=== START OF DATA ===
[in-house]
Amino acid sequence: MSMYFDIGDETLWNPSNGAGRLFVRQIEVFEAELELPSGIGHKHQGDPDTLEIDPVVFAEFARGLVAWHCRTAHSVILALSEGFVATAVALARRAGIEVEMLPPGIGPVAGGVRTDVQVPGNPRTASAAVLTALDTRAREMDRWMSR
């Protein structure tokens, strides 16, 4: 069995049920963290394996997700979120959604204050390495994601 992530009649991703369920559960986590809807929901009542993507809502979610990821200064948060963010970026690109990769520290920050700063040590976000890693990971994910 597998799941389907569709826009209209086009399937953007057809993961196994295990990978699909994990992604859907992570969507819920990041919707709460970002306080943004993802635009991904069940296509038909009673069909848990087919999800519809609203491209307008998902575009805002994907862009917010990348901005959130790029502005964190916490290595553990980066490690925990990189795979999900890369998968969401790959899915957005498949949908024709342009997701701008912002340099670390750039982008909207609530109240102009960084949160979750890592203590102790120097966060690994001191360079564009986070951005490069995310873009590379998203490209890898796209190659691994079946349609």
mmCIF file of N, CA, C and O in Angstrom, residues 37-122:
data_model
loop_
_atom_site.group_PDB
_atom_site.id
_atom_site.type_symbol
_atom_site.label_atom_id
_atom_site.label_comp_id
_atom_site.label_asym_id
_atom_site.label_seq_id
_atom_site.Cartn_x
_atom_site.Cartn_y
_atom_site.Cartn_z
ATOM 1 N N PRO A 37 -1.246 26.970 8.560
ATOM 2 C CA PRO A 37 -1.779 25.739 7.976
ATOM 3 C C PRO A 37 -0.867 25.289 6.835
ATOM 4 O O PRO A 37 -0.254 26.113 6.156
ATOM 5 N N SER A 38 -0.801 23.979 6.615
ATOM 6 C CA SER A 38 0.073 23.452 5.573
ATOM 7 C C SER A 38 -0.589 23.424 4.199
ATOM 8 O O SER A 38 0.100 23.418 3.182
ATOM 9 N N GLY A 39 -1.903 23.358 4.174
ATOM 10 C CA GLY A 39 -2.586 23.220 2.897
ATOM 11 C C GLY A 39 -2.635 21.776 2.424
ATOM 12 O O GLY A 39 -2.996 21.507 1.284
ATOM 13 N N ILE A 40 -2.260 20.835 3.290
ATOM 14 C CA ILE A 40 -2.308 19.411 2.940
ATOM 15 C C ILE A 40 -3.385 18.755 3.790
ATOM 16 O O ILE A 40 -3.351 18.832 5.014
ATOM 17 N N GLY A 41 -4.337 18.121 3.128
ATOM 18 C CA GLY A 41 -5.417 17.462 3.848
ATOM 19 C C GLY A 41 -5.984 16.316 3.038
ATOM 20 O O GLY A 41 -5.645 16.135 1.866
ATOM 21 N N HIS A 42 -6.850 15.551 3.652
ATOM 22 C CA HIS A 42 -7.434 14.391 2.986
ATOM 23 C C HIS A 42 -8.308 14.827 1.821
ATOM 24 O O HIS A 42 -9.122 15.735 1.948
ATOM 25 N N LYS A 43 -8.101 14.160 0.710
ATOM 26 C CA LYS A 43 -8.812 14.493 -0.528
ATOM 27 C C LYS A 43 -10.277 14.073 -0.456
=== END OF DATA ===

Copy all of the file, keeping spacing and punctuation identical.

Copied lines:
[in-house]
Amino acid sequence: MSMYFDIGDETLWNPSNGAGRLFVRQIEVFEAELELPSGIGHKHQGDPDTLEIDPVVFAEFARGLVAWHCRTAHSVILALSEGFVATAVALARRAGIEVEMLPPGIGPVAGGVRTDVQVPGNPRTASAAVLTALDTRAREMDRWMSR
């Protein structure tokens, strides 16, 4: 069995049920963290394996997700979120959604204050390495994601 992530009649991703369920559960986590809807929901009542993507809502979610990821200064948060963010970026690109990769520290920050700063040590976000890693990971994910 597998799941389907569709826009209209086009399937953007057809993961196994295990990978699909994990992604859907992570969507819920990041919707709460970002306080943004993802635009991904069940296509038909009673069909848990087919999800519809609203491209307008998902575009805002994907862009917010990348901005959130790029502005964190916490290595553990980066490690925990990189795979999900890369998968969401790959899915957005498949949908024709342009997701701008912002340099670390750039982008909207609530109240102009960084949160979750890592203590102790120097966060690994001191360079564009986070951005490069995310873009590379998203490209890898796209190659691994079946349609």
mmCIF file of N, CA, C and O in Angstrom, residues 37-122:
data_model
loop_
_atom_site.group_PDB
_atom_site.id
_atom_site.type_symbol
_atom_site.label_atom_id
_atom_site.label_comp_id
_atom_site.label_asym_id
_atom_site.label_seq_id
_atom_site.Cartn_x
_atom_site.Cartn_y
_atom_site.Cartn_z
ATOM 1 N N PRO A 37 -1.246 26.970 8.560
ATOM 2 C CA PRO A 37 -1.779 25.739 7.976
ATOM 3 C C PRO A 37 -0.867 25.289 6.835
ATOM 4 O O PRO A 37 -0.254 26.113 6.156
ATOM 5 N N SER A 38 -0.801 23.979 6.615
ATOM 6 C CA SER A 38 0.073 23.452 5.573
ATOM 7 C C SER A 38 -0.589 23.424 4.199
ATOM 8 O O SER A 38 0.100 23.418 3.182
ATOM 9 N N GLY A 39 -1.903 23.358 4.174
ATOM 10 C CA GLY A 39 -2.586 23.220 2.897
ATOM 11 C C GLY A 39 -2.635 21.776 2.424
ATOM 12 O O GLY A 39 -2.996 21.507 1.284
ATOM 13 N N ILE A 40 -2.260 20.835 3.290
ATOM 14 C CA ILE A 40 -2.308 19.411 2.940
ATOM 15 C C ILE A 40 -3.385 18.755 3.790
ATOM 16 O O ILE A 40 -3.351 18.832 5.014
ATOM 17 N N GLY A 41 -4.337 18.121 3.128
ATOM 18 C CA GLY A 41 -5.417 17.462 3.848
ATOM 19 C C GLY A 41 -5.984 16.316 3.038
ATOM 20 O O GLY A 41 -5.645 16.135 1.866
ATOM 21 N N HIS A 42 -6.850 15.551 3.652
ATOM 22 C CA HIS A 42 -7.434 14.391 2.986
ATOM 23 C C HIS A 42 -8.308 14.827 1.821
ATOM 24 O O HIS A 42 -9.122 15.735 1.948
ATOM 25 N N LYS A 43 -8.101 14.160 0.710
ATOM 26 C CA LYS A 43 -8.812 14.493 -0.528
ATOM 27 C C LYS A 43 -10.277 14.073 -0.456